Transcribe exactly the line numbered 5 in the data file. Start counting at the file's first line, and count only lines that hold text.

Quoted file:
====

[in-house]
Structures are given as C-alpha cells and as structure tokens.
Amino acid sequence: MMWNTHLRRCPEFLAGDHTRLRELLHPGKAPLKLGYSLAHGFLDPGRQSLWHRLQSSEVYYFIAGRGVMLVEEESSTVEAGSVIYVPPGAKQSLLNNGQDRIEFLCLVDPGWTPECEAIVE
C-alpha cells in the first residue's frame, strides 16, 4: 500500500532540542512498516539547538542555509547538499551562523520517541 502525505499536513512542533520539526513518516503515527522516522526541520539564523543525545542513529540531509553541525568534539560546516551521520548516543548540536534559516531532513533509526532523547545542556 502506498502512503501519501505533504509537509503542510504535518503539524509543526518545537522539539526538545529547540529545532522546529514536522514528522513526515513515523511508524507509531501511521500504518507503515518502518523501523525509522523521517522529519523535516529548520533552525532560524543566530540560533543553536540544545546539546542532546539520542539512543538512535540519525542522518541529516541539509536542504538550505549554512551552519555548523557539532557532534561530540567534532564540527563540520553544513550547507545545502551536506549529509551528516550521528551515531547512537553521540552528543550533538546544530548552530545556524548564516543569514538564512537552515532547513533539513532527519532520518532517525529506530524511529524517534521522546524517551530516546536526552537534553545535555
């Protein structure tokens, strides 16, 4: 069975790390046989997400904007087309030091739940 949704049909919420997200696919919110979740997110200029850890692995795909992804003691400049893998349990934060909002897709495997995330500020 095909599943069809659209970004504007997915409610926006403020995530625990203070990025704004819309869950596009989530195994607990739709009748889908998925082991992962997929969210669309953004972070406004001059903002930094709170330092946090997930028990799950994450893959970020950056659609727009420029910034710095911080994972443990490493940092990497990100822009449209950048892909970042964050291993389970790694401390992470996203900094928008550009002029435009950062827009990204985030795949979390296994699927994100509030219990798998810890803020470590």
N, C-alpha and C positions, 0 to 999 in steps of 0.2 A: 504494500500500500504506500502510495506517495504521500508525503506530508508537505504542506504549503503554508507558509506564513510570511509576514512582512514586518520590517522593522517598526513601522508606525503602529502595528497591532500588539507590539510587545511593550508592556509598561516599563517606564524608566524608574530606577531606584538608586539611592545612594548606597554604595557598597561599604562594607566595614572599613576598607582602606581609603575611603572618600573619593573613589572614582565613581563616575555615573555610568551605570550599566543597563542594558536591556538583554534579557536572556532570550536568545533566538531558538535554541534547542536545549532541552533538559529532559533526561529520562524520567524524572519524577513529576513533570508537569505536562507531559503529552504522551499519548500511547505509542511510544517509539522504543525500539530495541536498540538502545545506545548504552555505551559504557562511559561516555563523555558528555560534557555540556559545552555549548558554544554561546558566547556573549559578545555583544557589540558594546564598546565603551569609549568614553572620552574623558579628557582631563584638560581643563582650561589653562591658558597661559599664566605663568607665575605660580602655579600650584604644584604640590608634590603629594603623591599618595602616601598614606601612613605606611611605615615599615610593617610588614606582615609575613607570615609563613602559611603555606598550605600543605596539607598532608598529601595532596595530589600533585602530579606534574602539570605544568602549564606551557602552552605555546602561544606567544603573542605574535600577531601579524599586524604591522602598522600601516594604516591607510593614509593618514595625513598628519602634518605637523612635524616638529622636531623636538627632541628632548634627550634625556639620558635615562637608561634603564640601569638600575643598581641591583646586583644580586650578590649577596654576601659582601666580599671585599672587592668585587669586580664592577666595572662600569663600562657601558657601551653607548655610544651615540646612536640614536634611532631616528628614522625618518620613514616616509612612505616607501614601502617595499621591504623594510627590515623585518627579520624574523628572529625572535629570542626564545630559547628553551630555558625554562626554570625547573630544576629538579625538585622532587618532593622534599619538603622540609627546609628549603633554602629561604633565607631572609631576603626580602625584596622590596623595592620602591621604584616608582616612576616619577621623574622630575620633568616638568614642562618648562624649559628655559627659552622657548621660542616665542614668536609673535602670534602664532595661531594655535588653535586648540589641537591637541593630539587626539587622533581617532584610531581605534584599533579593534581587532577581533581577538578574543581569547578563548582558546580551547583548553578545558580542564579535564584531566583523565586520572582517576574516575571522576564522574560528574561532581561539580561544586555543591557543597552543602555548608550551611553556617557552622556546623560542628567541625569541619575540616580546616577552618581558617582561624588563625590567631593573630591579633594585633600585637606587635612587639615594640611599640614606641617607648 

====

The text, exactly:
């Protein structure tokens, strides 16, 4: 069975790390046989997400904007087309030091739940 949704049909919420997200696919919110979740997110200029850890692995795909992804003691400049893998349990934060909002897709495997995330500020 095909599943069809659209970004504007997915409610926006403020995530625990203070990025704004819309869950596009989530195994607990739709009748889908998925082991992962997929969210669309953004972070406004001059903002930094709170330092946090997930028990799950994450893959970020950056659609727009420029910034710095911080994972443990490493940092990497990100822009449209950048892909970042964050291993389970790694401390992470996203900094928008550009002029435009950062827009990204985030795949979390296994699927994100509030219990798998810890803020470590």